On-page representation: Black author, Black-led cast

Trigger and content warnings: racism, colourism, domestic abuse & violence, infertility themes, miscarriage (mentioned), pregnancy (mentioned), scars, physical injury (including burns), blood and gore depiction, death (of the ff: mother, father, friend, husband, sister, son), disappearance of a sister, knife violence, fire, torture, kidnapping, incarceration (mentioned), slavery, captivity, human trafficking, hanging/lynching (implied)


Review

Disclaimer: I received a digital review copy from the publisher via Netgalley in exchange for an honest review. This does not affect my thoughts and opinions on the book.

The Conductors is a sweeping tale of freedom and power set in Black communities of the post-Civil War era.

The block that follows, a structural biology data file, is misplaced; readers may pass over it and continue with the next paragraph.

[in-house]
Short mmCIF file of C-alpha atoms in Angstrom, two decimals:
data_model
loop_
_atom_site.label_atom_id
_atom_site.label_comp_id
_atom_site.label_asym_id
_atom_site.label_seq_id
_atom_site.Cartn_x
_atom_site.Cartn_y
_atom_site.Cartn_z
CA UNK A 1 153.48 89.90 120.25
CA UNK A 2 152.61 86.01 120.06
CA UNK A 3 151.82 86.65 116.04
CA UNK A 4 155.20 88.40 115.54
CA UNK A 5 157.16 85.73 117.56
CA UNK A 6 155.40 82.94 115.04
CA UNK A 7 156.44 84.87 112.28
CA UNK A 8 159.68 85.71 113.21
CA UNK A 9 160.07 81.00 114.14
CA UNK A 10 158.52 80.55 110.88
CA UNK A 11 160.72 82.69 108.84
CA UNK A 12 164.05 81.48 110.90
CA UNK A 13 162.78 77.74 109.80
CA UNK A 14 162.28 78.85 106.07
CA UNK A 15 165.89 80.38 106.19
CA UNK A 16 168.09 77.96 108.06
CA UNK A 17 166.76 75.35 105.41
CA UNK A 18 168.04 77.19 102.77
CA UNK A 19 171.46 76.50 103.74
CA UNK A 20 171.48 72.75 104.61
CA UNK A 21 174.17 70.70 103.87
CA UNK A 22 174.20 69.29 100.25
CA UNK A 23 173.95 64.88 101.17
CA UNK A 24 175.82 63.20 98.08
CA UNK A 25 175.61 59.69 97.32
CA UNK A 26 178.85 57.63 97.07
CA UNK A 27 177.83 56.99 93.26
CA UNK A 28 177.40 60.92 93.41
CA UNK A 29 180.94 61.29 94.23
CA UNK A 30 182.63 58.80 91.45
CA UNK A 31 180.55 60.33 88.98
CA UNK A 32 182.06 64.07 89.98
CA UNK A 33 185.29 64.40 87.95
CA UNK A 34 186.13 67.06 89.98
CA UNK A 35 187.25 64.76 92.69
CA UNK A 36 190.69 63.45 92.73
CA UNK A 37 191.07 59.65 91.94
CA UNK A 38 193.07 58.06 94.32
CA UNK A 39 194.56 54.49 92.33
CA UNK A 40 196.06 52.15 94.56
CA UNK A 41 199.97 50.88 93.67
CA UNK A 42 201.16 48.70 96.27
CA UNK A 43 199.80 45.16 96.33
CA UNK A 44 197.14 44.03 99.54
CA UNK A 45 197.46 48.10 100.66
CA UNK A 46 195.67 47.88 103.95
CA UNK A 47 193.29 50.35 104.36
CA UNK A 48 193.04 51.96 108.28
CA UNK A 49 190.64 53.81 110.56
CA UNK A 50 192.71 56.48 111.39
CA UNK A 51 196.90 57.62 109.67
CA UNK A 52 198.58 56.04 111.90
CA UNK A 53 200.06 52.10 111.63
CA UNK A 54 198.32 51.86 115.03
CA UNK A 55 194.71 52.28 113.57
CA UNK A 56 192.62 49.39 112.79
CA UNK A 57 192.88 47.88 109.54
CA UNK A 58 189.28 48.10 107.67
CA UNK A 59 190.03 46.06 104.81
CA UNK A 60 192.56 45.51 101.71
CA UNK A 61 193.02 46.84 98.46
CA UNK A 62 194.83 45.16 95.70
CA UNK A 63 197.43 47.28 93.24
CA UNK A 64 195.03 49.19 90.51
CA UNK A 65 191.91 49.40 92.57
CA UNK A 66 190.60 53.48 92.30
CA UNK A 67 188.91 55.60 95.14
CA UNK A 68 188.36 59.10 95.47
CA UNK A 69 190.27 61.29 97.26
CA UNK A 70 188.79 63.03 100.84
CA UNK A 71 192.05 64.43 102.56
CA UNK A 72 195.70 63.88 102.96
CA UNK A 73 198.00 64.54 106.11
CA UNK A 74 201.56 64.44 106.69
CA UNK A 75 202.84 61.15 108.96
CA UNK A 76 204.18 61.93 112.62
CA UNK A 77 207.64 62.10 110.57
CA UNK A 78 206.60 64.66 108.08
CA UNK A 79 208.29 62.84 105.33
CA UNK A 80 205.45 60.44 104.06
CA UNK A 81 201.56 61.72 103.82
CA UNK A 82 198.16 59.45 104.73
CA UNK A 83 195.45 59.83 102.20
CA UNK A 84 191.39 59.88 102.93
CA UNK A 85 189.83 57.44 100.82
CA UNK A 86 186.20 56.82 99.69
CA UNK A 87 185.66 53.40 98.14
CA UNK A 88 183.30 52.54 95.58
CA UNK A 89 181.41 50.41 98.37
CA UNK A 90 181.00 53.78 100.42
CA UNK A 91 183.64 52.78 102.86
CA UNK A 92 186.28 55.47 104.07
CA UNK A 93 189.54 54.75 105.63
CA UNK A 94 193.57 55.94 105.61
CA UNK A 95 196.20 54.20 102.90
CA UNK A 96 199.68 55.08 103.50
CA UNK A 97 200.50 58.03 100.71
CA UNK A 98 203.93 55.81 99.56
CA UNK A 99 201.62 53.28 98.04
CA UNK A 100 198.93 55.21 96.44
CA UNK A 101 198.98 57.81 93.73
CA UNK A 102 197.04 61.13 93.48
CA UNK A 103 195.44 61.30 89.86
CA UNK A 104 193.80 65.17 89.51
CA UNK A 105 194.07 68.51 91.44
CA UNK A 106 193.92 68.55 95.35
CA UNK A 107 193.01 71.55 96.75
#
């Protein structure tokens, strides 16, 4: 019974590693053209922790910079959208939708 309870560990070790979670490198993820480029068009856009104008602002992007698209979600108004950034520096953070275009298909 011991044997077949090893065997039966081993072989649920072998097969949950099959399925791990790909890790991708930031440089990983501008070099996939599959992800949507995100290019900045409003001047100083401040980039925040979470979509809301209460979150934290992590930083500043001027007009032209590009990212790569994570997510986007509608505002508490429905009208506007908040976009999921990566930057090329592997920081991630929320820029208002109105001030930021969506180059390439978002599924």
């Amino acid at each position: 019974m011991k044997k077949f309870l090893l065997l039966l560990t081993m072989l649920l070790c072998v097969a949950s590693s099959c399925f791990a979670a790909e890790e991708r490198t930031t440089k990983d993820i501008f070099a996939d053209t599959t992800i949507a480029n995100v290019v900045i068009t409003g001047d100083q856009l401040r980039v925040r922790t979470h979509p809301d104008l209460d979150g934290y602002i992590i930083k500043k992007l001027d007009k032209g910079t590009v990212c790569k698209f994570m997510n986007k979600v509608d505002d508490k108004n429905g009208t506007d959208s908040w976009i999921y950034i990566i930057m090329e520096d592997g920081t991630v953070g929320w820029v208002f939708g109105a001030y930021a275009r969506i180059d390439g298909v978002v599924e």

I have never read a book like this before, and everything is so new and fresh to me. My only literary reference to historical Black-led communities is Maya Angelou’s I Know Why the Caged Bird Sings, and I am excited to expand what I know about them. Add some magic to the mix, and it’s something I will endeavor to finish no matter what.

It is this drive that kept me from marking this book as DNF. I love the characters and the world so much, but I have issues with plot and pacing. Though I am fully aware that the file I have is still up for corrections, I think that the big picture edits I believe are needed won’t be included in the finished copy.